If my lining has been saturated with brake fluid do I still have to trash it?  My stuff was really soaked for many months before I discovered where the fluid was going.  My master weeped a little and I thought it was going there but it was the rears it turned out.  Now I drove that S&S 500 miles and had no break problems and nothing grabbed.  Complicating this is that I discovered that my adjusters were frozen and I might not have been getting "any" rear brakes.  The front discs were really good and might have masked a lot of the problem unless I didn't have one.
I did replace all the shoes, rebuilt the wheel cylinders and turned the drums and packed the bearings so don't think me lackadaisical.


Thanks,

John
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« Reply #7 on: November 06, 2007, 08:55:23 AM »

Richard,

Back in the day those brakelinings were made of "asbestos" and burning them was not possible.  I guess only the grease was consumed.  Not true with todays Non asbestos lining.

Hey BK,

If my lining has been saturated with brake fluid do I still have to trash it?  My stuff was really soaked for many months before I discovered where the fluid was going.  My master weeped a little and I thought it was going there but it was the rears it turned out.  Now I drove that S&S 500 miles and had no break problems and nothing grabbed.  Complicating this is that I discovered that my adjusters were frozen and I might not have been getting "any" rear brakes.  The front discs were really good and might have masked a lot of the problem unless I didn't have one.
I did replace all the shoes, rebuilt the wheel cylinders and turned the drums and packed the bearings so don't think me lackadaisical.


Thanks,

John
Generally brake fluid is worse than oil because it makes the surface sticky and will cause the brakes to grab. Back when I was logging and logs had to move, we would clean friction (brake) material of oil with the acetylene torch but that keeping a crew working and they were replaced as soon as new ones were obtained

Separated posts. Richard
« Last Edit: November 06, 2007, 09:12:05 AM by DrivingMissLazy » Logged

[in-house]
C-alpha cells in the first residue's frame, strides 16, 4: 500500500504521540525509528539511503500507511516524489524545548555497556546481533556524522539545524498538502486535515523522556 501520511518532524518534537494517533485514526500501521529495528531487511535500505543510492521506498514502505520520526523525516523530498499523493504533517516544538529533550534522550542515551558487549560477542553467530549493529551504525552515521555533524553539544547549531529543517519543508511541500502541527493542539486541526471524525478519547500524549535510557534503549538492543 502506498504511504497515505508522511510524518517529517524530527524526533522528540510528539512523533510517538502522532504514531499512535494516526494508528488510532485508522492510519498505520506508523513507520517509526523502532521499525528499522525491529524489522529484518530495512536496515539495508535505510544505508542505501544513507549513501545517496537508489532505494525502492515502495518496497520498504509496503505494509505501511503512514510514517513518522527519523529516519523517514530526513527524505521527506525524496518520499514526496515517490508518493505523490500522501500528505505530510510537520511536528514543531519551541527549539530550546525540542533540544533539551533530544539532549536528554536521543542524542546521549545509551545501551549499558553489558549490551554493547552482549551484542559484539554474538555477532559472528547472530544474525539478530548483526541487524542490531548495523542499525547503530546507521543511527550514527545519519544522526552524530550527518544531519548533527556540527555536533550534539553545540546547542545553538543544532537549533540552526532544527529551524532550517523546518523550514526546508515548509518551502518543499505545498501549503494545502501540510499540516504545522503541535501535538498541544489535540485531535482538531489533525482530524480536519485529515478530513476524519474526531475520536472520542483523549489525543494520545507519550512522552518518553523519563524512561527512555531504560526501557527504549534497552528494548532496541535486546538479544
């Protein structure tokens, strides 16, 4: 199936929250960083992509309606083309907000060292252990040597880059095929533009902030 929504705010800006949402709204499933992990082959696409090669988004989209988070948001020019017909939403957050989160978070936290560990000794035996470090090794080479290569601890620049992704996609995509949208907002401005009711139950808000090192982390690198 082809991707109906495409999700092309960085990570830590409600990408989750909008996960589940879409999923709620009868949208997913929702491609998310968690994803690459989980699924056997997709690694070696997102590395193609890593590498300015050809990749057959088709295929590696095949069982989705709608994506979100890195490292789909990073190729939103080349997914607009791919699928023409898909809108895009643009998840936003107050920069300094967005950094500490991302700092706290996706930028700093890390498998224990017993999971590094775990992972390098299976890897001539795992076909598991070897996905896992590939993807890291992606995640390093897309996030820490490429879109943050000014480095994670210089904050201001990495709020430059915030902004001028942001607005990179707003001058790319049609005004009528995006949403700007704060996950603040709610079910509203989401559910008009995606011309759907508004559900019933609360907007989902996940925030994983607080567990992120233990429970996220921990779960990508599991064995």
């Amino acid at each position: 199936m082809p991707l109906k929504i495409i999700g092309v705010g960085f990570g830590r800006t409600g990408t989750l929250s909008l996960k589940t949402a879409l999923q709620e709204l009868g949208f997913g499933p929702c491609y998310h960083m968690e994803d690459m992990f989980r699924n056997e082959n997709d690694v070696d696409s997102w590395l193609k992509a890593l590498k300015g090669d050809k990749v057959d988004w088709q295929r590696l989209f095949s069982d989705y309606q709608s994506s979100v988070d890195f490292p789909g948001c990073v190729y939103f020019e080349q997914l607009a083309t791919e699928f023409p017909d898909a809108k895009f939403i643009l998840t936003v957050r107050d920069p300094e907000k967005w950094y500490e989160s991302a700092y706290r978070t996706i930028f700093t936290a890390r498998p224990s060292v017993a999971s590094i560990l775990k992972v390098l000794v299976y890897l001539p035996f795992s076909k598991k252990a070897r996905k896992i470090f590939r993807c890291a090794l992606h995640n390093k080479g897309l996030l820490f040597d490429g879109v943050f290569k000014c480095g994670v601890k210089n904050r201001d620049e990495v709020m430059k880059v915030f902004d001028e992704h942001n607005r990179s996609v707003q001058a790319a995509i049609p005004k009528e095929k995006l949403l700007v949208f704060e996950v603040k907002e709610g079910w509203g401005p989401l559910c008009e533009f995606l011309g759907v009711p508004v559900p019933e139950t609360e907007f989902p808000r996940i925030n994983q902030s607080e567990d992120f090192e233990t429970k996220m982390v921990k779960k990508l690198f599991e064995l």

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« Reply #8 on: November 06, 2007, 10:24:00 AM »

BK,

That is so very interesting.....really.  It was my very good fortune to understand the enormous value of the "Old Salt" chiefs and their "lifetime" of experience very earloy on in my career.  They really made my day and enabled me to succeed when my skills and knowledge were not anywhere enuff.  Eventually I became one bvut self made?  Hardly.

I learned somthing from your post, also.  My rear brakes must have been so far out of adj as to not be contacting the drum.  They had absorbed quarts of fluid but never grabbed and yes, they were stickey.

Thanks

John
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"An uneducated vote is a treasonous act more damaging than any treachery of the battlefield.
The price of apathy towards public affairs is to be ruled by evil men." Plato
“We can easily forgive a child who is afraid of the dark; the real tragedy of life is when men are afraid of the light.”
—Pla
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« Reply #9 on: November 06, 2007, 02:41:23 PM »

Hello oily linings.

The issue is whether a contaminated lining will generate the proper friction after it has been "cleaned"

Very difficult to arrive at a satisfactory conclusion.

It is well documented that axle lube on the linings renders the brake ineffective on a brake dynometer.

How deep into the lining's porous surface the lubricant has migrated, what happens if after re-install it leeches back to the surface, or when the lining wears down to the depth the lube still resides...

New linings are not very expensive, and then you don't have to think about it.

The litigation lawyer acting against you certainly will...

happy coaching!
buswarrior
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« Reply #10 on: November 06, 2007, 04:00:18 PM »

I was replacing a u-joint and noticed a wheel was kinda dripping a little oil, so I removed the wheel and discovered the seal was shot.  I cleaned a little with some old gas and finally a pressure washer was in order.  I cleaned with a putty knife and got about a med size pizza box full of the slickest slimest $$$$ I have ever seen. Now after finding the linings I discovered they were flaking and so off to order seals and linings.  A 185.69 later complete with new pancakes on BOTH wheels I got er to stop again,  Now I found it was cheaper to replace than see 1-800 lawer.  End of story
Gomer